Crisis Intervention Therapy

If you have needs that can’t wait until your scheduled appointment, please call us at (336) 722-7266 and we will try to find a better solution for you.  This might involve help by phone from an on-call clinician or a sooner appointment in our practice.  We keep urgent times reserved each week for people in crisis. 

We also run Dialectical-Behavioral Therapy (DBT) groups to help people manage crises more effectively. Read more about therapeutic steps for managing crises:

For patients

For families

—Updated 3/18/17 by Chris Aiken, MD

 

 

 

Other Resources for Crises:

If you or your relative needs in-home assessment for a psychiatric emergency, you can call (888) 581-9988 or (336) 607 - 8523 Ext: 147 for DayMark’s public-funded services in Forsyth County.

Most counties in North Carolina also have mobile crisis services for in-home assessment, a full list is available here.

Alternatively, two hospitals in Winston-Salem offer psychiatric assessments 24/7.  These hospitals are trying to offer assessments outside of the emergency-room setting.  These assessments may lead to hospital admission or to a daily “partial hospital” group program:

Forsyth Behavioral Health Outpatient Assessment Center
175 Kimel Park Drive, Suite 100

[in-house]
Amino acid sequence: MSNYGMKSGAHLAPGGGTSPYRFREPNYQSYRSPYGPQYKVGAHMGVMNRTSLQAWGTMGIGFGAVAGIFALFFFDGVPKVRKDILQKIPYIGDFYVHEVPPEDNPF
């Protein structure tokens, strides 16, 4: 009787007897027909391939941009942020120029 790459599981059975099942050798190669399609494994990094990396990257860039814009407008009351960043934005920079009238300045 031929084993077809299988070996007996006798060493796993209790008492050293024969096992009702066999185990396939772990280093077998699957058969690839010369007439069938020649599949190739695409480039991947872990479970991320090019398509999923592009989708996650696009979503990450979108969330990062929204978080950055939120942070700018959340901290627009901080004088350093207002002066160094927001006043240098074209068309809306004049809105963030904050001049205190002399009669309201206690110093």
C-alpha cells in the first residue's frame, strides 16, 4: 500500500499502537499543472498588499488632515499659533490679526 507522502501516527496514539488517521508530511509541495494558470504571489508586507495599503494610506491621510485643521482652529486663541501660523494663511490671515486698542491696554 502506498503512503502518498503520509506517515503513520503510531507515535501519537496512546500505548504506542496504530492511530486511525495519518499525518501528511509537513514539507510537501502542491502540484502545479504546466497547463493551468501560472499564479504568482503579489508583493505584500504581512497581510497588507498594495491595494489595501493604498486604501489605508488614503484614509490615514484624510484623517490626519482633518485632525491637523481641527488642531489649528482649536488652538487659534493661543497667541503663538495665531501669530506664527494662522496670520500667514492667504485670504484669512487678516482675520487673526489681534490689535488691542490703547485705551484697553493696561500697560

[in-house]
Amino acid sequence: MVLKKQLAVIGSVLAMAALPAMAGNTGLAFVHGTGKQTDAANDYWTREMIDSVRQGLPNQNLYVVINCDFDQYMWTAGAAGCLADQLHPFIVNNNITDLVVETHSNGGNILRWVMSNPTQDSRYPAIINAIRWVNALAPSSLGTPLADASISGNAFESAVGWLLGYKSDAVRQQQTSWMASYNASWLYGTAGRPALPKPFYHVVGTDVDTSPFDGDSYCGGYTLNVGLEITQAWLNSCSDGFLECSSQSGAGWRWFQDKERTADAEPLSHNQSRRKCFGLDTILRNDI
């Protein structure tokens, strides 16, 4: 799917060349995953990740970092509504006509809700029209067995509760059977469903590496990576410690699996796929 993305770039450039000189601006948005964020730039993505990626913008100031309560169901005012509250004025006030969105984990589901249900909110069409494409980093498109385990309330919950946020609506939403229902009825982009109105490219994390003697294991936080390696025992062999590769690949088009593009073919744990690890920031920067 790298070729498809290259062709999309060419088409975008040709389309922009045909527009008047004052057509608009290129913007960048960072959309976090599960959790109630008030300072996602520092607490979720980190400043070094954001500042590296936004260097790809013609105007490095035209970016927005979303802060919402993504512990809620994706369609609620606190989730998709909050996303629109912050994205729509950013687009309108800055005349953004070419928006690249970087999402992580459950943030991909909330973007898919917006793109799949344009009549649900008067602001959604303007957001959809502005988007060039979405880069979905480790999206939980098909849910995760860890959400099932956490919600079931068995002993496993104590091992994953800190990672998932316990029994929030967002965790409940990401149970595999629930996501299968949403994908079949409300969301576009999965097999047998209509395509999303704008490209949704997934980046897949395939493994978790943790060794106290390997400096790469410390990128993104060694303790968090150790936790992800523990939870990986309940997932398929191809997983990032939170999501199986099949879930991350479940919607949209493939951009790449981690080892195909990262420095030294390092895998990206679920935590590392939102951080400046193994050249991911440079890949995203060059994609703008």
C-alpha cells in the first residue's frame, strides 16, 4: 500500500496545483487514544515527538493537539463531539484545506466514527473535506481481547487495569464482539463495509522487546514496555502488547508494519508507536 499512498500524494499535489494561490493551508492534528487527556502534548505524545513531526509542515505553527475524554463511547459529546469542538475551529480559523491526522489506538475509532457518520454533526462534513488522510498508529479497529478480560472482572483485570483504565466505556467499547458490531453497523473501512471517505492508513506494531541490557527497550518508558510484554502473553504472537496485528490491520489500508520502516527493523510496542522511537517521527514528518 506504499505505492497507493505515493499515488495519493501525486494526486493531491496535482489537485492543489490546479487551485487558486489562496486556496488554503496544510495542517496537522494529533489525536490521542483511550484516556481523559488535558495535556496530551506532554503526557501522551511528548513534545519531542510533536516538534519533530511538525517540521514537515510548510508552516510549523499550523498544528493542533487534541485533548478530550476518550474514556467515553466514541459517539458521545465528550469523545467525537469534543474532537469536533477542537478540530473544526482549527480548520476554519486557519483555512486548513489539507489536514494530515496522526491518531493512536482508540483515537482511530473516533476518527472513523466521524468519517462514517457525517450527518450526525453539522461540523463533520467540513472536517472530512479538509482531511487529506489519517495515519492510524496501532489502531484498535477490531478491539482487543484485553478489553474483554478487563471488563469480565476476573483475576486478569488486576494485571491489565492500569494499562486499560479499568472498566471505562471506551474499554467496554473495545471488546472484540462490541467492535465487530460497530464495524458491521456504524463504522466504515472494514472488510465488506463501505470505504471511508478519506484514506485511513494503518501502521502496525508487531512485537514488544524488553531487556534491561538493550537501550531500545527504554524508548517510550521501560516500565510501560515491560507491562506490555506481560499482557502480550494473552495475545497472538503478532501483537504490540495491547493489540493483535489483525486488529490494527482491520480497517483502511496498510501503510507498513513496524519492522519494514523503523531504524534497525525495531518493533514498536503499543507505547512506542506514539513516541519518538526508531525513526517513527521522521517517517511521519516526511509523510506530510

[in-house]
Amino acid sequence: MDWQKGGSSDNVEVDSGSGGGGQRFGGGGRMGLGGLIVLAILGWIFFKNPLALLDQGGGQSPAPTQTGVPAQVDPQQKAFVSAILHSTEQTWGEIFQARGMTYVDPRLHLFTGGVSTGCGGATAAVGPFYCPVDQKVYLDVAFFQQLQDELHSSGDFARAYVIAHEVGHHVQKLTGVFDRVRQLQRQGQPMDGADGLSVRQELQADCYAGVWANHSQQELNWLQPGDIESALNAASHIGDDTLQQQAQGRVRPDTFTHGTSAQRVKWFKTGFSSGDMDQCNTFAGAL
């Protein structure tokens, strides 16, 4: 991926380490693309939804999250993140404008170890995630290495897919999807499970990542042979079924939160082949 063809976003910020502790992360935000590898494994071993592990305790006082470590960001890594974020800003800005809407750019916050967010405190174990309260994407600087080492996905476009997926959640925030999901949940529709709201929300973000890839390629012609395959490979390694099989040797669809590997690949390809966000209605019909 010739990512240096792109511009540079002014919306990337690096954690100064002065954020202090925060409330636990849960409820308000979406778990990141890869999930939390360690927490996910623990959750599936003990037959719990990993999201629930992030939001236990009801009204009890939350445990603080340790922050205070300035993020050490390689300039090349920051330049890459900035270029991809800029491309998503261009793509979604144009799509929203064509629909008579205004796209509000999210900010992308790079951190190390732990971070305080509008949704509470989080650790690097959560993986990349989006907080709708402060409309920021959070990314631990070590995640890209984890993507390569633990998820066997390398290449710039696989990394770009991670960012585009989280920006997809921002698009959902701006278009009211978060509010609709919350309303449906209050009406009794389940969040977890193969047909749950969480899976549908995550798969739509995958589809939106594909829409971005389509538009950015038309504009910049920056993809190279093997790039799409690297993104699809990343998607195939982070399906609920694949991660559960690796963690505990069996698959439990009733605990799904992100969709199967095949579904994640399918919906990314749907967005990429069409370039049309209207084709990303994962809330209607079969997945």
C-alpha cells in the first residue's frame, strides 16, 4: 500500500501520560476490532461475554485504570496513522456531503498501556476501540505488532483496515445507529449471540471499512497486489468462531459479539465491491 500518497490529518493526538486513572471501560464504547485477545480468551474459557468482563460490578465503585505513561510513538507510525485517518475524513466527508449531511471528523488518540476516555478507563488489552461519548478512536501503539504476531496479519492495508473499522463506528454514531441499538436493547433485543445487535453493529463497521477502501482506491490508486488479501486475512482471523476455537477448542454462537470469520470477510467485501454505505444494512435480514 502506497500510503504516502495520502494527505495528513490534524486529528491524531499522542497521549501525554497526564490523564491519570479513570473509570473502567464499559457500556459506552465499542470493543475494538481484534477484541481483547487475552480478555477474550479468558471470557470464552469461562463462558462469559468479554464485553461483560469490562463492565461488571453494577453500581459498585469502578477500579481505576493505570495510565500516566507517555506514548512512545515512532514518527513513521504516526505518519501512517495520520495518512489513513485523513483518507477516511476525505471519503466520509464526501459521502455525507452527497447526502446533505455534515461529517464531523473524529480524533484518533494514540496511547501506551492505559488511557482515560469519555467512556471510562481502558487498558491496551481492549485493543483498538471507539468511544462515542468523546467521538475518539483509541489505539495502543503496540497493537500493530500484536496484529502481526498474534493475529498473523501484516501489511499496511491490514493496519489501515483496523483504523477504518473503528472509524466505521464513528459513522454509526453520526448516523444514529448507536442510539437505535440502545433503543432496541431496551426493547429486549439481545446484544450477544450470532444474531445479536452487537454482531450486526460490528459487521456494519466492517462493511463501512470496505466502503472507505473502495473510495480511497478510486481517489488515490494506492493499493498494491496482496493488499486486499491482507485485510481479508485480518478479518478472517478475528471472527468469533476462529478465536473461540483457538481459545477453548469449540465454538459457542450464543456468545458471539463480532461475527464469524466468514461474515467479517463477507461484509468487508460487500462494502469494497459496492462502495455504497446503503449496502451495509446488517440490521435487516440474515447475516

Winston-Salem, NC
336-718-3550

Old Vineyard Behavioral Health Services
3637 Old Vineyard Road
Winston-Salem, NC 27104
(336) 794-3550

The Serenity Prayer

Ancient wisdom is often ahead of psychological research, and the serenity prayer is a good example.  Two of the most popular therapies for people in crisis (12-step programs and dialectical-behavioral therapy) have reached the same conclusion about surviving as crisis as this simple prayer:   

“God grant me the serenity
to accept the things I cannot change;
courage to change the things I can;
and wisdom to know the difference.

Living one day at a time;
Enjoying one moment at a time;
Accepting hardships as the pathway to peace”

Mood disorders make it hard to find the wisdom this prayer calls for.  In every moment of the day, the mood center of our brain (the amygdala) sends signals to the planning/action center (the frontal lobes).  In a crisis, distress signals get sent.  It’s normal feel this kind of distress in a crisis. 

What goes wrong in mood disorders is that the connection between the mood center and the planning center gets disrupted, which makes it difficult to sort out which distress signals need to be acted on and which are best to let be.